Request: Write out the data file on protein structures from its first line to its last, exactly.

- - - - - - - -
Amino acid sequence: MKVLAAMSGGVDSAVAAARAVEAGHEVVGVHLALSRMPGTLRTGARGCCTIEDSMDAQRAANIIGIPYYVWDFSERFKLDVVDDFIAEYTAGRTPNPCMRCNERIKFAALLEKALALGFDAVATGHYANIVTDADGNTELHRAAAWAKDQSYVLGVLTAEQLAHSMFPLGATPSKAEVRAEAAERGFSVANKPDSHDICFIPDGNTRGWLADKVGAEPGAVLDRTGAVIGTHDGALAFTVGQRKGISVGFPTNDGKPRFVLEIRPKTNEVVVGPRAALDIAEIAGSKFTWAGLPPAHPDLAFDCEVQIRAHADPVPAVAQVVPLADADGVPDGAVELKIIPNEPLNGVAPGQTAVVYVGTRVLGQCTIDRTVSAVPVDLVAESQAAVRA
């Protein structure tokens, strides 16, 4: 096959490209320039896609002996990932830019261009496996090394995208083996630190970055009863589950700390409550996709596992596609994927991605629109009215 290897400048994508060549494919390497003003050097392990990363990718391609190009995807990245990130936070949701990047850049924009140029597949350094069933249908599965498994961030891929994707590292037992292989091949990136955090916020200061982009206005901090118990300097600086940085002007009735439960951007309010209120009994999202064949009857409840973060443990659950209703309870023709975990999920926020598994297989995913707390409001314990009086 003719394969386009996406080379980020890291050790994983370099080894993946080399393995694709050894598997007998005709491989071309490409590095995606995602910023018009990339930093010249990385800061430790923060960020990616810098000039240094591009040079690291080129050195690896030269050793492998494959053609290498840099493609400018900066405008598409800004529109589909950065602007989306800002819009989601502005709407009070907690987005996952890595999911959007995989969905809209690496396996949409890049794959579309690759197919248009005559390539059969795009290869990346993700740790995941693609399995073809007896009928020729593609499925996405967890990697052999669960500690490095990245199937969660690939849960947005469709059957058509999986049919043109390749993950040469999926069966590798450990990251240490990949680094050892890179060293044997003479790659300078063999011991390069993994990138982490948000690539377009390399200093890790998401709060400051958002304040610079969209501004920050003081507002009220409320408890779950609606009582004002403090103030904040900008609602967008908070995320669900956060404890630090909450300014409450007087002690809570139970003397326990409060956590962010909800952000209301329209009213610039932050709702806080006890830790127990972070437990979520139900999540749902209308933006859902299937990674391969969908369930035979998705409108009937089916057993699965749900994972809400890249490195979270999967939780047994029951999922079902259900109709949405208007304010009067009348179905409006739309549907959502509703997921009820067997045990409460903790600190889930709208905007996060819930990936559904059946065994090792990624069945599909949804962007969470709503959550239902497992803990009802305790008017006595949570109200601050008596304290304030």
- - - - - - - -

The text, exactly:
Amino acid sequence: MKVLAAMSGGVDSAVAAARAVEAGHEVVGVHLALSRMPGTLRTGARGCCTIEDSMDAQRAANIIGIPYYVWDFSERFKLDVVDDFIAEYTAGRTPNPCMRCNERIKFAALLEKALALGFDAVATGHYANIVTDADGNTELHRAAAWAKDQSYVLGVLTAEQLAHSMFPLGATPSKAEVRAEAAERGFSVANKPDSHDICFIPDGNTRGWLADKVGAEPGAVLDRTGAVIGTHDGALAFTVGQRKGISVGFPTNDGKPRFVLEIRPKTNEVVVGPRAALDIAEIAGSKFTWAGLPPAHPDLAFDCEVQIRAHADPVPAVAQVVPLADADGVPDGAVELKIIPNEPLNGVAPGQTAVVYVGTRVLGQCTIDRTVSAVPVDLVAESQAAVRA
């Protein structure tokens, strides 16, 4: 096959490209320039896609002996990932830019261009496996090394995208083996630190970055009863589950700390409550996709596992596609994927991605629109009215 290897400048994508060549494919390497003003050097392990990363990718391609190009995807990245990130936070949701990047850049924009140029597949350094069933249908599965498994961030891929994707590292037992292989091949990136955090916020200061982009206005901090118990300097600086940085002007009735439960951007309010209120009994999202064949009857409840973060443990659950209703309870023709975990999920926020598994297989995913707390409001314990009086 003719394969386009996406080379980020890291050790994983370099080894993946080399393995694709050894598997007998005709491989071309490409590095995606995602910023018009990339930093010249990385800061430790923060960020990616810098000039240094591009040079690291080129050195690896030269050793492998494959053609290498840099493609400018900066405008598409800004529109589909950065602007989306800002819009989601502005709407009070907690987005996952890595999911959007995989969905809209690496396996949409890049794959579309690759197919248009005559390539059969795009290869990346993700740790995941693609399995073809007896009928020729593609499925996405967890990697052999669960500690490095990245199937969660690939849960947005469709059957058509999986049919043109390749993950040469999926069966590798450990990251240490990949680094050892890179060293044997003479790659300078063999011991390069993994990138982490948000690539377009390399200093890790998401709060400051958002304040610079969209501004920050003081507002009220409320408890779950609606009582004002403090103030904040900008609602967008908070995320669900956060404890630090909450300014409450007087002690809570139970003397326990409060956590962010909800952000209301329209009213610039932050709702806080006890830790127990972070437990979520139900999540749902209308933006859902299937990674391969969908369930035979998705409108009937089916057993699965749900994972809400890249490195979270999967939780047994029951999922079902259900109709949405208007304010009067009348179905409006739309549907959502509703997921009820067997045990409460903790600190889930709208905007996060819930990936559904059946065994090792990624069945599909949804962007969470709503959550239902497992803990009802305790008017006595949570109200601050008596304290304030």